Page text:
Orthodoxy and Diversity: How Open Should Our Communities Be?

June 12, 2009

Orthodoxy, in that it is a term coined and way of being formed in response to the European enlightenment’s openness to new ideas, is by definition something that has walls and limits, protecting those inside from potential, and perceived potential evils without.  But what happens when those walls keep out important Jewish values such as Jewish unity, loving the Jewish people and one’s neighbors, and engaging all the Jewish people in Jewish life?  To ask the question the opposite way, many Jewish communities claim that being welcoming is of importance, but what happens when welcoming comes up against other values such as fears of the slippery slope of approval of things we may not want to approve of, or feel Judaism should not condone?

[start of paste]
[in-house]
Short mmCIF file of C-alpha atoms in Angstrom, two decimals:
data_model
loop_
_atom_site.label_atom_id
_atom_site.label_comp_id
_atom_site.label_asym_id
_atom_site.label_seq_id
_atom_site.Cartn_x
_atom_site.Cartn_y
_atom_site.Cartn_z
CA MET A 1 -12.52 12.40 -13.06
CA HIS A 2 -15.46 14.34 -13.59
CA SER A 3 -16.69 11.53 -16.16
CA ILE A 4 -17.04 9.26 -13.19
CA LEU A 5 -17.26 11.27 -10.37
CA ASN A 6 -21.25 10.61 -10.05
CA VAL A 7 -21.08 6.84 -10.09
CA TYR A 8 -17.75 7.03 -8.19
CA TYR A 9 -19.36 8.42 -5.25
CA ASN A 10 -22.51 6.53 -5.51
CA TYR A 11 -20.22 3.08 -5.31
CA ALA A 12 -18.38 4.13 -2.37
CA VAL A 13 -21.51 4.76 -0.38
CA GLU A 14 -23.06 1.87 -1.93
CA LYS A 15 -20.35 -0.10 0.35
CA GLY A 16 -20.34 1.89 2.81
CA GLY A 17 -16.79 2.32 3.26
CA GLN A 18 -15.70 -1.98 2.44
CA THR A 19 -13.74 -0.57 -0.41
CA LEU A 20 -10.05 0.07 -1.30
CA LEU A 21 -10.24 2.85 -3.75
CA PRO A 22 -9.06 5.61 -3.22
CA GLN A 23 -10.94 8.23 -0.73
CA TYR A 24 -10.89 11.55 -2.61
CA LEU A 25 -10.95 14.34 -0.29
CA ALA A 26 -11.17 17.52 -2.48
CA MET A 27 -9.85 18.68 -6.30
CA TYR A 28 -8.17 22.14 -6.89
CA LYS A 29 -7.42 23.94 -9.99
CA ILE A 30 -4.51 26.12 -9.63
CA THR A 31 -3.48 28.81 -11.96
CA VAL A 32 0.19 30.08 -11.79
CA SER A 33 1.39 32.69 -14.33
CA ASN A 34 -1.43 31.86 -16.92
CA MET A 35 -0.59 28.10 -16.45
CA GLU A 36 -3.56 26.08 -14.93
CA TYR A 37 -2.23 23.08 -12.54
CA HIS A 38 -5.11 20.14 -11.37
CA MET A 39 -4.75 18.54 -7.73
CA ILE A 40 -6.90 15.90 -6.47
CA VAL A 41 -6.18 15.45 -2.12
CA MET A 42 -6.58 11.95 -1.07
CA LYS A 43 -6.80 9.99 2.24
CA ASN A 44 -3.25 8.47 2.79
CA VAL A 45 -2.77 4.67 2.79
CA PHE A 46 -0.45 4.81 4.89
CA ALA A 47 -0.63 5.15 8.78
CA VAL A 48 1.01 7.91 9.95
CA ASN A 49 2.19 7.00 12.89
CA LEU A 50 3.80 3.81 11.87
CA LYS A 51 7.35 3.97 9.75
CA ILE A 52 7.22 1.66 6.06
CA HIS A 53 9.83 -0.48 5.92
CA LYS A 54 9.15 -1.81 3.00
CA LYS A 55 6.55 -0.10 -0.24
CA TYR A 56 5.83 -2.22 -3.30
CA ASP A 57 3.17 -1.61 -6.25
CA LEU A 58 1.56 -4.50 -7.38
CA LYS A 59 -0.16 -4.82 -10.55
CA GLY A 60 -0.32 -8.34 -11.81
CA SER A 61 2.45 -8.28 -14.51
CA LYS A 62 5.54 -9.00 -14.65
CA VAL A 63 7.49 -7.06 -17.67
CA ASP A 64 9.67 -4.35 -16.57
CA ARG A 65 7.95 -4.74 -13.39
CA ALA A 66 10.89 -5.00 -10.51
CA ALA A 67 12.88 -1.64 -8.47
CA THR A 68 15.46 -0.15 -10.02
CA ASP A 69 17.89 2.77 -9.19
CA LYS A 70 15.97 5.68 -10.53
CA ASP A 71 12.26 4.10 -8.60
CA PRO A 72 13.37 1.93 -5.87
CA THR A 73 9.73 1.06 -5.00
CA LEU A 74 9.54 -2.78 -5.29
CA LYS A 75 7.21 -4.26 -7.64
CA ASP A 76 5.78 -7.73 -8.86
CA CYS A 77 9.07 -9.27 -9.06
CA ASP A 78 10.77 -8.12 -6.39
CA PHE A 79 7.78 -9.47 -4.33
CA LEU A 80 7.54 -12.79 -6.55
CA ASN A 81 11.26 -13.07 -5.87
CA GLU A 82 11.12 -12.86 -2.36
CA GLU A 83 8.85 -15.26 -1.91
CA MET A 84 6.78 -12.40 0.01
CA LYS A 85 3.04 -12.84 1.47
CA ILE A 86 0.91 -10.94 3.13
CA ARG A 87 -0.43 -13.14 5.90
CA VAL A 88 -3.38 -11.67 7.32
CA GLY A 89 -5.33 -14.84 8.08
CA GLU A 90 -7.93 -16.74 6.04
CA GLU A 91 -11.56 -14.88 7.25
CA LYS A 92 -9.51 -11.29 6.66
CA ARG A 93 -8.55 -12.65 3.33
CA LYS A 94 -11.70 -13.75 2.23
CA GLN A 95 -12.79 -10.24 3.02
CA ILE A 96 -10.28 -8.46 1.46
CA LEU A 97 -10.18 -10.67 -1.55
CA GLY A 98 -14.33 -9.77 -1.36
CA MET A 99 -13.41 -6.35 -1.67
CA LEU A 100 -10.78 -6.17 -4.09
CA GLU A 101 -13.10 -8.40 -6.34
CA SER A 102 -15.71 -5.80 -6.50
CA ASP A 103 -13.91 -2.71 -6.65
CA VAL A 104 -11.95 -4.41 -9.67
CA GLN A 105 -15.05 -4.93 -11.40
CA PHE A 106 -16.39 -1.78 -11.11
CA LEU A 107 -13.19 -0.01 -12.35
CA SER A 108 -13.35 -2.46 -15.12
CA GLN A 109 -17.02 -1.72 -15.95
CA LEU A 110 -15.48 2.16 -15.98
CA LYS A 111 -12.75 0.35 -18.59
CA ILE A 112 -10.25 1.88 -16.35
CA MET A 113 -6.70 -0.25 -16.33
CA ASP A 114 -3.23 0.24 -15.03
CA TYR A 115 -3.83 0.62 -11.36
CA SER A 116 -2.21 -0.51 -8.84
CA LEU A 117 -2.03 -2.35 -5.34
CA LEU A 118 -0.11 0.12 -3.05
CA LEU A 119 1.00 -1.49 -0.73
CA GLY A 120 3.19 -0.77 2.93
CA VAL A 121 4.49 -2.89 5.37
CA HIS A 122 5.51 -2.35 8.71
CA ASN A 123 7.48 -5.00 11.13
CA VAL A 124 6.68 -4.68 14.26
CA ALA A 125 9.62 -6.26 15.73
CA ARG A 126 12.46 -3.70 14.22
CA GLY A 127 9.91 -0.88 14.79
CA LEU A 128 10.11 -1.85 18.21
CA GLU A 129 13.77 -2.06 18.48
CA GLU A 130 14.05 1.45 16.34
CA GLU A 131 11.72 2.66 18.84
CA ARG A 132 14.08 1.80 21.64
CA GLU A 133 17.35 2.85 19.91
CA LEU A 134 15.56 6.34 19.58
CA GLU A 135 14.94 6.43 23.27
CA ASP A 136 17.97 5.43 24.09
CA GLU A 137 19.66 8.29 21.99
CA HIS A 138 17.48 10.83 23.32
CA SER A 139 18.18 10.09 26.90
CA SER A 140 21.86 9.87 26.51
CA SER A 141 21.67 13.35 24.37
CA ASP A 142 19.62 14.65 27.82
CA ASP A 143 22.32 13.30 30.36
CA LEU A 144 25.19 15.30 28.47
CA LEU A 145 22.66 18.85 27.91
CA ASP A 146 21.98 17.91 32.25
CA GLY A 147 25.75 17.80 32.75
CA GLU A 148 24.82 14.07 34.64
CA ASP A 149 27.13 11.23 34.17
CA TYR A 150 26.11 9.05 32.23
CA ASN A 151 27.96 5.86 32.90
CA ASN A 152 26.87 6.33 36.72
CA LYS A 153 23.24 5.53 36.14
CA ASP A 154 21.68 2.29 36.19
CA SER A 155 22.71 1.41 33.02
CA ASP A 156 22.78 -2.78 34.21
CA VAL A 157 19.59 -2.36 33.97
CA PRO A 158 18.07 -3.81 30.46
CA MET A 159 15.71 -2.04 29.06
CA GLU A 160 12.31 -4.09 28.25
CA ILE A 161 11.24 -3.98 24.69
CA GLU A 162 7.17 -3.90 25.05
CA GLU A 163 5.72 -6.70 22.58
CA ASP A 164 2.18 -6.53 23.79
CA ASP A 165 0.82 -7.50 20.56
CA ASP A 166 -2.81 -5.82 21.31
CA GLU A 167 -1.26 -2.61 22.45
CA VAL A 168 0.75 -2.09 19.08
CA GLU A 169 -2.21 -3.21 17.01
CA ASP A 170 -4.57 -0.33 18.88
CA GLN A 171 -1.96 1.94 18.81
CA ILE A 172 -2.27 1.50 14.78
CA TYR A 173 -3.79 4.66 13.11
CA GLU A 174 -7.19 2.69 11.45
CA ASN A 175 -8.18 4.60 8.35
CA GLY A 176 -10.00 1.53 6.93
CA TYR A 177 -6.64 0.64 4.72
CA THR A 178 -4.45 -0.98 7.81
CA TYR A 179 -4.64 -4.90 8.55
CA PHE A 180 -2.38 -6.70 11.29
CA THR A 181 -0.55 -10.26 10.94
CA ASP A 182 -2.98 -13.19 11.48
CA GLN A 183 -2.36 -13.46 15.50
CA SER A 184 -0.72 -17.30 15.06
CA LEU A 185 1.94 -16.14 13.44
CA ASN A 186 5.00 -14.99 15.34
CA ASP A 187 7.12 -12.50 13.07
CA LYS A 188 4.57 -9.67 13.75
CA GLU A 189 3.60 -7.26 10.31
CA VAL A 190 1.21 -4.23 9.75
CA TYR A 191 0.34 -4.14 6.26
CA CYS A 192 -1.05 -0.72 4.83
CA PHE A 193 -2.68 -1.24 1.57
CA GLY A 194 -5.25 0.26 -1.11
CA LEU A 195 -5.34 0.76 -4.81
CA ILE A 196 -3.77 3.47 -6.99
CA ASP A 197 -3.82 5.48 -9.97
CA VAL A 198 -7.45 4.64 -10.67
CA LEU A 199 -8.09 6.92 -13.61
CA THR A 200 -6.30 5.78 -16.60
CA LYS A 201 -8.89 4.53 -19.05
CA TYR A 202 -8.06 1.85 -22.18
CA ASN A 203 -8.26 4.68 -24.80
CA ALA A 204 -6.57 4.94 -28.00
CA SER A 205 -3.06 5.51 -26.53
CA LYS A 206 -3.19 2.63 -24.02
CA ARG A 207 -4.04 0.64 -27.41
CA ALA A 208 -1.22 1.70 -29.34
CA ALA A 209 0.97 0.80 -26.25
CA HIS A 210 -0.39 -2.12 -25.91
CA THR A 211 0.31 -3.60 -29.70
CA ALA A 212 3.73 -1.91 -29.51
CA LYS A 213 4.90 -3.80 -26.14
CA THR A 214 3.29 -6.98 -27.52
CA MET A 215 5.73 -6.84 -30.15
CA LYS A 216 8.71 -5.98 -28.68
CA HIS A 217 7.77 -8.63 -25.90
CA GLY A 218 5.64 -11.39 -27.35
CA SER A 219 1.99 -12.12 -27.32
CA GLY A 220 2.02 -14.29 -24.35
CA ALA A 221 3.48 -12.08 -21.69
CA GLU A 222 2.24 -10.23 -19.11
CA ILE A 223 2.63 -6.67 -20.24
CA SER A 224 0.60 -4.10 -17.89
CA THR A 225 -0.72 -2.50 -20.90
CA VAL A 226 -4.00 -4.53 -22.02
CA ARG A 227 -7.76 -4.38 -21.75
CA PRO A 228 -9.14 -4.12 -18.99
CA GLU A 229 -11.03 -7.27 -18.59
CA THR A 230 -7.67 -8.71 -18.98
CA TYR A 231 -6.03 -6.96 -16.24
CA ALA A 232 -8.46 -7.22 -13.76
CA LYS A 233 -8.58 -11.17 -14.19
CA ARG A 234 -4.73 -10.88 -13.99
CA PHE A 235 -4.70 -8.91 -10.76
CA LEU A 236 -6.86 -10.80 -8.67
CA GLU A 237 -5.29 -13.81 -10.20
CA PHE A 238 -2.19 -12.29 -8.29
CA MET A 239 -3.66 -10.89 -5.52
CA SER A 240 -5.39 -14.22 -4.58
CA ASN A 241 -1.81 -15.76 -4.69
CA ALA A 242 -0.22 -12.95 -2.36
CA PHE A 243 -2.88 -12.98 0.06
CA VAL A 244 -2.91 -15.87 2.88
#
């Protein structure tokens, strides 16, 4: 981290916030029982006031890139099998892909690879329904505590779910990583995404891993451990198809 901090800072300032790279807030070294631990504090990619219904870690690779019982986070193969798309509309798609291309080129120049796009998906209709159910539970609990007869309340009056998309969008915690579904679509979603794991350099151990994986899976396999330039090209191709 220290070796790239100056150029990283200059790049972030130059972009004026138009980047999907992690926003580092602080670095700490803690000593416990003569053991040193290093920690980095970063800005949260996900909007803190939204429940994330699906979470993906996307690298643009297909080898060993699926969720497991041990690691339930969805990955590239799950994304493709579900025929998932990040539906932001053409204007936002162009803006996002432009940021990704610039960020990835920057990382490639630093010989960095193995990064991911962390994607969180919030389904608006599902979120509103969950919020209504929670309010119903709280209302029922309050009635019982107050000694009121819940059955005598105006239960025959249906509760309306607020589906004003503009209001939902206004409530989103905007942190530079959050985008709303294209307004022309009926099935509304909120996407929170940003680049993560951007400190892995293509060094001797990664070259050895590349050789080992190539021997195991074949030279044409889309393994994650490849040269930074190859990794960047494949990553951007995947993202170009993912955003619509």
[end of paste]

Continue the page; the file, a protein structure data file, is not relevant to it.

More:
For instance, if an intermarried family wanted to be part of our shul would we let them?   Where would we draw the line?  Could they have a family membership?  An aliyah?  Could the non-Jewish spouse if it was a man have peticha (opening the ark) or gelilah (rolling up the torah), honors  that do not technically require one to be Jewish but might, for many Jews, feel like giving tacit approval to someone, all of whose actions the torah may not approve of?   What about fears of legitimating what others are doing and unwittingly putting our approbation on things we do not think are in consonance with Torah, such as driving on Shabbat, gay Jews and their partners, Jews who do not keep kosher or pay their taxes?  Should we welcome all of them?

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